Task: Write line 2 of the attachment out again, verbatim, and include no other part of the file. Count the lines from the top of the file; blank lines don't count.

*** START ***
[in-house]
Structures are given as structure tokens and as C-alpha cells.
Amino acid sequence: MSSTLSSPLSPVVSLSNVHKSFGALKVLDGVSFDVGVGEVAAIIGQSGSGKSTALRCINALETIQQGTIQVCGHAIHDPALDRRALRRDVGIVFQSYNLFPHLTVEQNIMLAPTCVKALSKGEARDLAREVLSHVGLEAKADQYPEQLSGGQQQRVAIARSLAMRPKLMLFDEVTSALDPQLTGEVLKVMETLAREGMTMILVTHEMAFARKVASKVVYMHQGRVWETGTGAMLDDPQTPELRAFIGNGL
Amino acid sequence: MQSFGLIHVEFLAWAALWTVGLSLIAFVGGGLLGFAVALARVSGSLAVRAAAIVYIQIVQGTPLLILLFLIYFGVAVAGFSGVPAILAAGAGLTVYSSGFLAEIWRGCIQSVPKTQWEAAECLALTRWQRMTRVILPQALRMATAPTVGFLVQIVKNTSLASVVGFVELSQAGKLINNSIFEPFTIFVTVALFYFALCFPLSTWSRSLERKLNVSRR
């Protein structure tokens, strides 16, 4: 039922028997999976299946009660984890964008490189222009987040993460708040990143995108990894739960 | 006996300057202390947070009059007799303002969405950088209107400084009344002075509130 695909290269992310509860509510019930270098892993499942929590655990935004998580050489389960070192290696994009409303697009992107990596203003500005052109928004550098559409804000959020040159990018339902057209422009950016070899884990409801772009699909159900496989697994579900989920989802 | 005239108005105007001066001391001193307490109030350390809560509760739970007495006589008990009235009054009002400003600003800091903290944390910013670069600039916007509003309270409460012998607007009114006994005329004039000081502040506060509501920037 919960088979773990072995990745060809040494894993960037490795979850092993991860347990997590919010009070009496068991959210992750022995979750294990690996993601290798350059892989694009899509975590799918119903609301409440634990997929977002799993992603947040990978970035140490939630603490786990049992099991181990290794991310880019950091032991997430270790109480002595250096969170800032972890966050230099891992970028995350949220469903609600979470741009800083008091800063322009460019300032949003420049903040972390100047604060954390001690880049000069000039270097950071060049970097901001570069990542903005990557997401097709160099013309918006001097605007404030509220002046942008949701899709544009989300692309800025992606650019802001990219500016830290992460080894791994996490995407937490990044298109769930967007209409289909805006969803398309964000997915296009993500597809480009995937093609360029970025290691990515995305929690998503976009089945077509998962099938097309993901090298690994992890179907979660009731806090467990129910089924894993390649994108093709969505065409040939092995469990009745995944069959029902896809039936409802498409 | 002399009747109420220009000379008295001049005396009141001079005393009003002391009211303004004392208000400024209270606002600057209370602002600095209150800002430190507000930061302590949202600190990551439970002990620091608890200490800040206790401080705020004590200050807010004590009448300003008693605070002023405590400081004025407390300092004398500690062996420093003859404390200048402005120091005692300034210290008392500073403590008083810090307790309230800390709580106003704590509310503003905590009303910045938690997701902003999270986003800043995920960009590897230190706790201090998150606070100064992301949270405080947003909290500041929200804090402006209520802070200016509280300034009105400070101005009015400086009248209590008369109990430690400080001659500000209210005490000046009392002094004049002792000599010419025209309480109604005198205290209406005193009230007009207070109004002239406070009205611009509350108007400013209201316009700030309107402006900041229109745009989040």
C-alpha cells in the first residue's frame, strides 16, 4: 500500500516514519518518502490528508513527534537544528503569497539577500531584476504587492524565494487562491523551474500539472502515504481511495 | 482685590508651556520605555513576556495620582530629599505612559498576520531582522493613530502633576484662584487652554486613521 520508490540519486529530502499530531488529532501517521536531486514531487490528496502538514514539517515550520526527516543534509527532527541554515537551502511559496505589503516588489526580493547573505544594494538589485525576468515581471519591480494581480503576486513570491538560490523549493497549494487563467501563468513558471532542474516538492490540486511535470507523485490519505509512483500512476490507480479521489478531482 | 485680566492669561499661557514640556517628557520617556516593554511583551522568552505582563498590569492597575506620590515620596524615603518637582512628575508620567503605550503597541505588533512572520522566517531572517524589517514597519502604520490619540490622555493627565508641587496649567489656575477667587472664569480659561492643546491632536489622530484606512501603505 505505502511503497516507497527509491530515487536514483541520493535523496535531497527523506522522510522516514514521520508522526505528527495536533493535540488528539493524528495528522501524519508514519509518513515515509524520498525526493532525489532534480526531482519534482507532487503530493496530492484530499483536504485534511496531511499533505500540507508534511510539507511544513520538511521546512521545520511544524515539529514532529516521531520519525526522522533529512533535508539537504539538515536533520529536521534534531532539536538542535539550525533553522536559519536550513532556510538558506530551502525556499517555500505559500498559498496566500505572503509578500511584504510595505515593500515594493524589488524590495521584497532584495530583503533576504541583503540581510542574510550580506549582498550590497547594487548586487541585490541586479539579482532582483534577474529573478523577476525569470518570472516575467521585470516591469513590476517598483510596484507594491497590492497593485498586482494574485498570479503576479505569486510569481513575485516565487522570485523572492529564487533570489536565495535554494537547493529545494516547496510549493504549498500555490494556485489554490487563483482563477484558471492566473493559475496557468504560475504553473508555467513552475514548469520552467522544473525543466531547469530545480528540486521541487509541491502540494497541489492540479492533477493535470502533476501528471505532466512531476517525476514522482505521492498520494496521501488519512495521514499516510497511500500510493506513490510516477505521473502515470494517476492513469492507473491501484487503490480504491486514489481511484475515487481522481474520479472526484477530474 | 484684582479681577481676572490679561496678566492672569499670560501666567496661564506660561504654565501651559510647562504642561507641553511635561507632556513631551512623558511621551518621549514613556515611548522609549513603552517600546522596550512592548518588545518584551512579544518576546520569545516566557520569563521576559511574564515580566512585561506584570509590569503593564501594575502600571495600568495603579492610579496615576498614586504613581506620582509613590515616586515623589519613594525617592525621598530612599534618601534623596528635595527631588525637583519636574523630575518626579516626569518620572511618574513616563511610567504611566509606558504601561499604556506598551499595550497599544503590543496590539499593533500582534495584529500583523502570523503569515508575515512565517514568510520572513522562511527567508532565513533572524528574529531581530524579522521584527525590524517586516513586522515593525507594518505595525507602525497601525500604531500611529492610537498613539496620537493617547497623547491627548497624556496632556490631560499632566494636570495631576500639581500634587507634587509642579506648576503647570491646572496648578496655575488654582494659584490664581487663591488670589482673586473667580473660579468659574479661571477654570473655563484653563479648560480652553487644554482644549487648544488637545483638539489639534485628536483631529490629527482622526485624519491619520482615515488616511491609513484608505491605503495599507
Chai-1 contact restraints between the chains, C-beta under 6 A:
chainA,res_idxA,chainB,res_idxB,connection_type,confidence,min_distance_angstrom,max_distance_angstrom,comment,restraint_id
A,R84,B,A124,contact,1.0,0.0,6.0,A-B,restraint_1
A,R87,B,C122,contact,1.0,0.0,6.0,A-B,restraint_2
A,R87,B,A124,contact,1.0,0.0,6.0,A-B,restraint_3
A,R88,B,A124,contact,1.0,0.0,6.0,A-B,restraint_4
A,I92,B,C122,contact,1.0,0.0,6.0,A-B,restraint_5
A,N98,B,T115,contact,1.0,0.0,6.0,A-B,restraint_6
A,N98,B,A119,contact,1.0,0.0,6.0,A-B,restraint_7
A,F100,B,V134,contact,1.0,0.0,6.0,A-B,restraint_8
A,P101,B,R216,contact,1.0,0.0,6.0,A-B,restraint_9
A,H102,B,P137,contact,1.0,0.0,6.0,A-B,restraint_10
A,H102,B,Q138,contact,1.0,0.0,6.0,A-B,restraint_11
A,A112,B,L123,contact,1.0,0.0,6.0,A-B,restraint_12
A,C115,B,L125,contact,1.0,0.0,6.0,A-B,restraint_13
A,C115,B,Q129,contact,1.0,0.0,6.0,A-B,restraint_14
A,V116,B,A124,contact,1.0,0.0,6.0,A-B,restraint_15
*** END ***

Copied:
Structures are given as structure tokens and as C-alpha cells.